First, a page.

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    I don't take any satisfaction from the chart, particularly as my living is made in PC's. I do however take great satisfaction in the knowledge that this isn't the "AMD problem" that most intel fans were telling us it was.

    Intel gross margin down 8% YoY = Intel dumping chips to salvage their past 6 months - of course that's going to have a serious effect on AMD. What do you expect them to do? In the end it all makes sense - AMD had no option but to scale down because the PC market is imploding and not even Intel can save themselves from it.
     
  15. SiliconWars

    SiliconWars Platinum Member

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  16. Torn Mind

    Torn Mind Diamond Member

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    The market for x86 products has transitioned to being a less significant subset of the "entire market of computing products".
     
  17. SiliconWars

    SiliconWars Platinum Member

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    It's more like a complete and utter cratering. x86 is on the way out so fast that both intel and AMD are in a [load] of trouble.

    No profanity in the technical forums, please
    -ViRGE
     
    #16 SiliconWars, Jan 17, 2013
    Last edited by a moderator: Jan 17, 2013
  18. Exophase

    Exophase Diamond Member

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    x86 dependence might be loosening, but the market doesn't really have anything intrinsically against using x86 processors.
     
    #17 Exophase, Jan 17, 2013
    Last edited by a moderator: Jan 17, 2013
  19. SiliconWars

    SiliconWars Platinum Member

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    What about price or power draw or a combination of them both? What does x86 offer to the consumer now apart from the legacy, which is rapidly diminishing?
     
  20. grimpr

    grimpr Golden Member

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    I have a hunch that it will continue well into 2013 with Haswell. People are simply tired of all this since they have much more important things to consider financially because of the global economic downturn. Intel cant make them upgrade anymore.
     
  21. jpiniero

    jpiniero Diamond Member

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    If companies needed a good reason to slash their IT budget, Windows 8 is it. Obviously that affects Intel a good deal.

    Pretty clear Intel is forced to cannibalize AMD's share to keep revenue from falling more than it already has.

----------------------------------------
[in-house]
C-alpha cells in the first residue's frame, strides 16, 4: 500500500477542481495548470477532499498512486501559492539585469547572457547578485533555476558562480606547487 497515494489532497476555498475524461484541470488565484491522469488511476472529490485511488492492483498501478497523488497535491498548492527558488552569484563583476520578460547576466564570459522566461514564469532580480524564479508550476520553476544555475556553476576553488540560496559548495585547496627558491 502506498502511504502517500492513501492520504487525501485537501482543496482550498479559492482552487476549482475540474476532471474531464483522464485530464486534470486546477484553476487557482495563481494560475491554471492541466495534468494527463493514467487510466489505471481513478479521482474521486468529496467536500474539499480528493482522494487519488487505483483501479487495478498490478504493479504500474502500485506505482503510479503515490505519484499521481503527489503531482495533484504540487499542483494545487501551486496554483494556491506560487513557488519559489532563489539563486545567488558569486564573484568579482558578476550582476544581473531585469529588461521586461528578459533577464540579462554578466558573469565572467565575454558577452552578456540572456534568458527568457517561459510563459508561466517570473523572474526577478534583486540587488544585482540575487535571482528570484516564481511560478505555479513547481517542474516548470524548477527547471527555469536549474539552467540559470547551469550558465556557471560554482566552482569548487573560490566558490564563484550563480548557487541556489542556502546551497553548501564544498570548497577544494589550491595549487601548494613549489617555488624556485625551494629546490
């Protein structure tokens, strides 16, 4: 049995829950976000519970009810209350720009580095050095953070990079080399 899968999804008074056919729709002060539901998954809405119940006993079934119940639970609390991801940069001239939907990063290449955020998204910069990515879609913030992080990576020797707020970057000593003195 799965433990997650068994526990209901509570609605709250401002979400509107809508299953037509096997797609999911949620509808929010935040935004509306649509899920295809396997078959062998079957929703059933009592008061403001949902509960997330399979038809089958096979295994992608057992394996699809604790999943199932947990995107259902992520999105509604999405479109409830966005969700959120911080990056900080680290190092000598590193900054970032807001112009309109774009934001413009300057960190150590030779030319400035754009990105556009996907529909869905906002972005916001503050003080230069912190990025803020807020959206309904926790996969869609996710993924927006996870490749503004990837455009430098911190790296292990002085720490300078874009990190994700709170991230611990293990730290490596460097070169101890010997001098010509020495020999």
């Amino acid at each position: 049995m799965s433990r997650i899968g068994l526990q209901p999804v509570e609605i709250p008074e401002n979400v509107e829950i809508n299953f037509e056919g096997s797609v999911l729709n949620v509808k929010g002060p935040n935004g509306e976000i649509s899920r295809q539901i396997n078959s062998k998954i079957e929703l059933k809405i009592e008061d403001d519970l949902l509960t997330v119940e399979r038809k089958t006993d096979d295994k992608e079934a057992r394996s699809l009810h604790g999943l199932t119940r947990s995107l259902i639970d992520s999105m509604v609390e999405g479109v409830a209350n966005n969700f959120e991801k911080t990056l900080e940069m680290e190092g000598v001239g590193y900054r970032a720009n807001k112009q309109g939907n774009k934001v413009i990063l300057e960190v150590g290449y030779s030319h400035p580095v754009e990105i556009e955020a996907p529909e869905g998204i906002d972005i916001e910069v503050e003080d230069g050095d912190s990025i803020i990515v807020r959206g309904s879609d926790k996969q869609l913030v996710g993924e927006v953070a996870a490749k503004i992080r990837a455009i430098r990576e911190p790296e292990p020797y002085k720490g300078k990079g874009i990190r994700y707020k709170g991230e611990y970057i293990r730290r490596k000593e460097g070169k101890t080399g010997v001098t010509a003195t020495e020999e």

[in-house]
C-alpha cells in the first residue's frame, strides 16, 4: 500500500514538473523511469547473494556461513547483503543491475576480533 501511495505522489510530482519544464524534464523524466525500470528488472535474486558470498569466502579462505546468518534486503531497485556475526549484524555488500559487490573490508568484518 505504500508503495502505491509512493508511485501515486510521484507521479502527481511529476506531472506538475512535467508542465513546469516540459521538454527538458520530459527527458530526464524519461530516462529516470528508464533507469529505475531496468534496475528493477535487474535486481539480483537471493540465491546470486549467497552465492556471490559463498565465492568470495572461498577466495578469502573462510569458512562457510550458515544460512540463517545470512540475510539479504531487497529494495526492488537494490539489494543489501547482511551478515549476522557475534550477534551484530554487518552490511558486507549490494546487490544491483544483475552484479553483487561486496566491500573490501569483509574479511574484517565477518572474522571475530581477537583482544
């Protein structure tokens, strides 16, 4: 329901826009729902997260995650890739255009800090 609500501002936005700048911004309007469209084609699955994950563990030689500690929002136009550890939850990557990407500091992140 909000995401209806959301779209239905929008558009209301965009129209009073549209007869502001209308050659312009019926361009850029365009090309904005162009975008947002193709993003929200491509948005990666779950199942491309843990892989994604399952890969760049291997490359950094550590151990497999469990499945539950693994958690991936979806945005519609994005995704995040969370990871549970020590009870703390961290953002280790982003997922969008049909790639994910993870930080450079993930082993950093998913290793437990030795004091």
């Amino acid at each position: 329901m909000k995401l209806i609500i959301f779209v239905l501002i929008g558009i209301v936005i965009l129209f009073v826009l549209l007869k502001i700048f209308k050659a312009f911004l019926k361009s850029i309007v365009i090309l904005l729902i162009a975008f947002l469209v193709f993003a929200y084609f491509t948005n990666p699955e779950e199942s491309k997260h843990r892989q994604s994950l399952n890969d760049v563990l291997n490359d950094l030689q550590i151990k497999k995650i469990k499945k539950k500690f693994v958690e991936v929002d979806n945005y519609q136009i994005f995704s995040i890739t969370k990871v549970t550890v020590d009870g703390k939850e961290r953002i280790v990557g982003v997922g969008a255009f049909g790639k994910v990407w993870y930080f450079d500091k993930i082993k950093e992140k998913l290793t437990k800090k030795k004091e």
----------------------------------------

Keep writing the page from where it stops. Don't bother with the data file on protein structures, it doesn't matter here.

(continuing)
22. georgec84

    georgec84 Senior member

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    Computing needs are oversaturated right now. It feels like we've hit something of a ceiling with respect to performance needs. A modest CPU with an integrated GPU is enough for most people to stream HD video, maybe dabble in light or casual gaming, and do other tasks.

    Throw in tablets, smartphones, and other gizmos and you have people with more technology than they need.
     
  23. SiliconWars

    SiliconWars Platinum Member

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    Yep. Now with fabs sitting empty and the market disappearing at an alarming rate, you have got to question the wisdom behind their plan to spend $13 billion in 2013 on CAPEX.

    Spend your way out of trouble? This is a pretty big gamble in the current climate. If 22nm fabs are sitting empty, why won't 14nm fabs?

    http://www.marketwatch.com/story/intel-results-beat-street-but-outlook-weak-2013-01-17

    Risky stuff indeed.
     
  24. SiliconWars

    SiliconWars Platinum Member

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    You are correct, and on top of that people expect more for less money. This is intel's biggest problem - they made hay while the sun was shining but the moon has been waxing for a while, and now their entire lineup is probably looking at a drastic cut in pricing in order to remain competitive.

    Building more fabs now is tantamount to suicide I feel, but intel has never really had any other plan except for being ahead in process. They don't know what else to do, so they are doing the only thing they have ever done by spending more and trying to buy themselves out of trouble.
     
  25. dma0991

    dma0991 Platinum Member

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    Microsoft has a role in this slump besides the fact that most mainstream consumers are content with the capabilities of a tablet. Had Windows 8 been made properly, the sales of PCs would've at least stayed the same.
     
  26. Exophase

    Exophase Diamond Member

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    Being x86 doesn't give much of an intrinsic disadvantage for either in the markets you're specifying, not vs its competitors anyway.

    I admitted that the dependence is loosening, but that doesn't mean that an x86 processor can't be successful in tablets and phones and various other platforms. Anyone who thinks otherwise must be in denial since existing hardware already contradicts this.